The Search Continues: Social Justice and Curriculums

I’m getting a new curriculum and I can either be excited about it and learn to work with it or I can do nothing. Doing nothing is easy, but it doesn’t help my students and they are the reason I am an educator. I’m going to learn how to work with these curriculums and teach them using a social justice lens. I have always known that my class is so much. More than standards and books. I knew that I had the opportunity to teach my students to be citizens of the world, but I have never made that commitment verbally and set for goals and standards for myself. I tell my students that setting goals is the first step to success, now it is my turn. From here forth, I am committed to fostering social justice in my classroom.

How am I going to do that?

  1. Be Aware – I will be conscious of what I am teaching and showing in my classroom. I will check my bias and grow as a human along with my students.
  2. Go beyond my curriculum – there are stepping stones put into the curriculums to talk about social justice. I need to take them and take the time to make and find lessons that cultivate social justice.
  3. Push Boundaries – Sometimes progress means making people uncomfortable. I will push my own boundaries and show my students what it looks like to step into the unknown and I will ask them to follow.
  4. Be Understanding – Everyone’s journey will look different. I will make sure my time is spent finding and making lessons that try different methods. I will craft discussions and activities that let everyone shine.
  5. Be Continuous – I will continue to research and continue my journey. I will never be done learning.


As an aside, here are some websites I have been using along this process. There are a lot of amazing tools out there and I have only found the tip of the iceberg.


Please share your resources with me so we can all continue learning. Drop it in a comment below!

Beating the Imposter Syndrome

If you haven’t heard of the “Imposter Syndrome” read this article by the amazing Megan Allen. She talks about the terrible truth that is the imposter syndrome.

Check all that apply:

  • You feel like you are the weakest link on your team.
  • You think everyone else is thinking lowly of you.
  • You don’t think you will ever be taken seriously.
  • You feel inadequate.

You checked all the boxes? So did I.

My crippling social anxiety kept me from standing up in front of my peers and showing just how educated and prepared I was. I thought that if I did, they would reject me. Who am I but some twenty-something who teaches and drinks her way through her twenties? Oh that’s right, I am a highly educated, qualified, passionate, and determined teacher. Here are some things you can do to beat the imposter syndrome.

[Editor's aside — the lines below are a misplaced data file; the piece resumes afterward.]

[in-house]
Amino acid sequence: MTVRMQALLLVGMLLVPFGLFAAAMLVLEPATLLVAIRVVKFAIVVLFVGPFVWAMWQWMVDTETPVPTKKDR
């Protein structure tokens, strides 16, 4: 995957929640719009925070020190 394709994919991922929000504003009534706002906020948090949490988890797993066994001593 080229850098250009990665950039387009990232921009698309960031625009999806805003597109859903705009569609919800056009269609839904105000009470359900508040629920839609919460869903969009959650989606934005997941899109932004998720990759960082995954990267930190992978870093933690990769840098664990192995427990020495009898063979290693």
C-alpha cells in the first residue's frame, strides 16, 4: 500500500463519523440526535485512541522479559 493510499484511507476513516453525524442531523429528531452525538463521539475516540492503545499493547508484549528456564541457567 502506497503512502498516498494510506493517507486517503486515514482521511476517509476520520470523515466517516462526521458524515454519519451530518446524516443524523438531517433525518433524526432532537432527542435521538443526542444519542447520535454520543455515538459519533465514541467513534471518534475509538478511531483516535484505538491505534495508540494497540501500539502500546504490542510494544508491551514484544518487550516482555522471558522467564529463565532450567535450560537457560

1. Find your passion – besides your curriculum, what are you passionate about happening in your school? Passion projects are what will keep you from losing your mind, but also give you your own place in your school. It is something that sets you apart. My passion project is my dance team. I saw that my students were not able to finance after school activities like dance so I started a team. I call this a passion project because I still have yet to get a paycheck from it and you might not ever get one either. What I did receive from it was evidence that I can create something and it can be successful.
  2. Voice your triumphs – once you start doing what you love and making a difference, you are going to start getting questions. Own up to it. Don’t just say “oh geez” or “it was nothing.” Stand up and own what you have worked so hard on. Be proud. Fake the confidence until you have it. 
  3. Say something in your next staff meeting – how many times have you sat in a staff meeting thinking that no one is saying what everyone is thinking? Be the person who takes a stand. Say it kindly and say it with authority. Use sound logic and evidence to support that opinion. If it is purely emotional, it will not be taken seriously. 
  4. Take risks – when there is a time to step up and help plan something, take on a new role, or go to a meeting that isn’t required, do it! What’s the worst that could happen? 
  5. Stay informed – it is so important to know what educational moves are happening around the world and in your district. Spend time reading and go to a board meeting. Being in the know means that you are valuable. Amp up your twitter, Instagram, Facebook, and Pinterest with all of teacher resources you can get. Eventually reading educational articles and surfing the ed-web will become second nature. 

So go forth and conquer your schools and districts, but keep me informed! I want to know all the cool things happening around the ed world.

My Teacher Leader Manifesto

A teacher leader manifesto is an ever growing and changing document. This document is supposed to represent my why as a teacher leader. The idea for the teacher leader manifesto was not my own, but inspired by teachers before me.

My Teacher Leader Manifesto